Activists against the practice of securing child brides are stunned to learn that U.S. law actually allows for children to be brought into the country as spouses.
According to government data obtained by the Associated Press, thousands and thousands of men have requested to escort in their child and adolescent brides to live with them in the past decade. As the AP reports, those requests were all approved because the Immigration and Nationality Act doesn’t set a minimum age requirement for a person’s spouse or fiance.
The U.S. Citizenship and Immigration Services also considers whether a marriage is legal in the spouse or fiance’s home country, and is then legal in the state where the petitioner lives.
People believe that the immigration system is enabling forced marriage and that U.S. laws are only allowing this practice to continue. Several states, including New York, Virginia, and Maryland, allow children younger than 16 to marry, with court permission.
Naila Amin, a dual citizen born in Pakistan who grew up in New York City, was betrothed when she was just 8-years-old and the man was 21. The petition was approved by immigration officials, but because she ran away from home, the child bride union fell through.
Horrifying: “US approved thousands of child bride requests.” Yet, not surprising that our immigration system is complicit in supporting #childmarriage. In 48 states, this abhorrent practice is legal. #GirlsNotBrides @UnchainedAtLast https://t.co/jHAxMIxYxd— Chelsea Clinton (@ChelseaClinton) January 11, 2019
“I was a child. I want to know: Why weren’t any red flags raised? Whoever was processing this application, they don’t look at it? They don’t think?” Amin asked.
She grew up in the foster care system, bouncing from home to home, then was forcibly married at age 13 in Pakistan where she claimed she was sexually assaulted and beaten. She returned to the U.S. and applied for papers for her 26-year-old husband to enter the U.S. and join her, because she was expected to.
“People die to come to America,” she said. “I was a passport to him. They all wanted him here, and that was the way to do it.”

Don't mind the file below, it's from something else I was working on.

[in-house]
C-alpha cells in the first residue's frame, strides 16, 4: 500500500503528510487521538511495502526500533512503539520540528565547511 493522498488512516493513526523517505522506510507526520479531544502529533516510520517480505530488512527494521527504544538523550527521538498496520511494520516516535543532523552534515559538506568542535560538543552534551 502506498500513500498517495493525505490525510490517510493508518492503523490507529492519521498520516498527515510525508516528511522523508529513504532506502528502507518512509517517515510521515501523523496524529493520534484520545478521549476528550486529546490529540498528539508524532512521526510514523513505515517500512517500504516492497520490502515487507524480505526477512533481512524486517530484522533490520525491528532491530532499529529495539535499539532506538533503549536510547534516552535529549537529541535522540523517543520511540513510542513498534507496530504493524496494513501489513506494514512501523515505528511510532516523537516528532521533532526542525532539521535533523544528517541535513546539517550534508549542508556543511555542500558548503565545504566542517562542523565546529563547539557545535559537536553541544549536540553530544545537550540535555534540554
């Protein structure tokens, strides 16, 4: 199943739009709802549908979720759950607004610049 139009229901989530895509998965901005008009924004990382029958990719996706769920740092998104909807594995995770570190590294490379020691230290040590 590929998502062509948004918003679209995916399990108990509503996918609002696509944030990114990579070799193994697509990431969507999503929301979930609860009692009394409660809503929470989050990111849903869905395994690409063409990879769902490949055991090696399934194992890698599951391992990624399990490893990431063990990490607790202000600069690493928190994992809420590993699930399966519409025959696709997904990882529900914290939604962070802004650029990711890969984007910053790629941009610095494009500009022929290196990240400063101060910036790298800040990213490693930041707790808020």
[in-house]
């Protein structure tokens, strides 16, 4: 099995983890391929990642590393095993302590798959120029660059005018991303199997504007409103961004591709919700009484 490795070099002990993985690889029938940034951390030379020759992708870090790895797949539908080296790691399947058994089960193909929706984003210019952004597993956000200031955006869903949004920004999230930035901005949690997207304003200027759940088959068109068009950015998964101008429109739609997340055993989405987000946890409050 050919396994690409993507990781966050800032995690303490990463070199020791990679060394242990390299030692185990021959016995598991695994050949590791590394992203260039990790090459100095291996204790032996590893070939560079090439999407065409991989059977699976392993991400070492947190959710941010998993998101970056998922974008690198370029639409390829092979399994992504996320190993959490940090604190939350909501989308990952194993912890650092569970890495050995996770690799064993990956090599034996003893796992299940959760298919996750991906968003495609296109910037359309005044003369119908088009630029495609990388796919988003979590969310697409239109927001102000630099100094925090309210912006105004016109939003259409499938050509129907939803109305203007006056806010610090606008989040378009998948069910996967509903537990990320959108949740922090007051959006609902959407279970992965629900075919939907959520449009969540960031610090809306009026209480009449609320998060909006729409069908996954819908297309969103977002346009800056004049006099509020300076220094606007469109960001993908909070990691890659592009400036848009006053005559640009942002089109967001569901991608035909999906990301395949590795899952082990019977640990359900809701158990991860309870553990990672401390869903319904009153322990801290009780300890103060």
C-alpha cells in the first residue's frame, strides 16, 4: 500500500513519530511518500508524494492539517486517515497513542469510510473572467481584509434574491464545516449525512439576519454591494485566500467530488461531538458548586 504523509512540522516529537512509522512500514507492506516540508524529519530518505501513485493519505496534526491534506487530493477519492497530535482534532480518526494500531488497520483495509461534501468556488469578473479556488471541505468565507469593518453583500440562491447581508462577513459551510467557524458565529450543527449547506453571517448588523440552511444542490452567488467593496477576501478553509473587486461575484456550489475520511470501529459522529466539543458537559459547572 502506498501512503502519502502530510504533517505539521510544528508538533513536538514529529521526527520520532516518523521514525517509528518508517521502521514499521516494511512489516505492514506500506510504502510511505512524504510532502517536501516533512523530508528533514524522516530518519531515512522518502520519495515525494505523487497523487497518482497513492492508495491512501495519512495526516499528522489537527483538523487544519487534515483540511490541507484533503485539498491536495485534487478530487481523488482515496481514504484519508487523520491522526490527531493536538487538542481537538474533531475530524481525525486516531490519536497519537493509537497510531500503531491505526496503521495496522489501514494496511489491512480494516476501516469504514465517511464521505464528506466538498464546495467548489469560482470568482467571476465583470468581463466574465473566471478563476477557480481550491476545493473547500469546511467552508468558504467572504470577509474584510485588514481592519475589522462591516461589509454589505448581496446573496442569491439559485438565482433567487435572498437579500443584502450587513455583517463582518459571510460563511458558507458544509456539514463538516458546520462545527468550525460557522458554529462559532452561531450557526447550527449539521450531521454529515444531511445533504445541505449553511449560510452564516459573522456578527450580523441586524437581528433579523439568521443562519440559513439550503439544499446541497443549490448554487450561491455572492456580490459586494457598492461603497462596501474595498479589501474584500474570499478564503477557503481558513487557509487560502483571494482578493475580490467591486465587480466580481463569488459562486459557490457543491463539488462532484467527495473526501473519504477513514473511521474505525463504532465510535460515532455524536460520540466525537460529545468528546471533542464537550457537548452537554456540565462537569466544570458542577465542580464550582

Fraidy Reiss campaigns against coerced marriage. She heads up a group called Unchained At Last. Reiss herself was forced into an abusive marriage by her Orthodox Jewish family when she was 19.
“They are subjected to a lifetime of domestic servitude and rape,” she said. “And the government is not only complicit; they’re stamping this and saying: Go ahead.”
She shared that an underage girl was brought to the U.S. as part of an arranged marriage. She was abandoned at the airport after she miscarried.
“This is a problem both domestically and in terms of immigration,” she said.
According to the AP, a two-step process exists for obtaining U.S. immigration visas and green cards. U.S. Citizenship and Immigration Services considers the petitions first and if granted, they must be approved by the State Department. From 2007 to 2017, more than 3.5 million petitions were submitted for approval.
During that time, there were 5,556 approvals for applicants seeking to bring minor spouses or fiances into the U.S. and 2,926 applicant approvals by minors seeking to bring in older spouses. In almost all the cases, the girls were the younger person in the relationship.
“It indicates a problem. It indicates a loophole that we need to close,” Republican Sen. Ron Johnson of Wisconsin, the chairman of the Senate Homeland Security Committee, told the AP.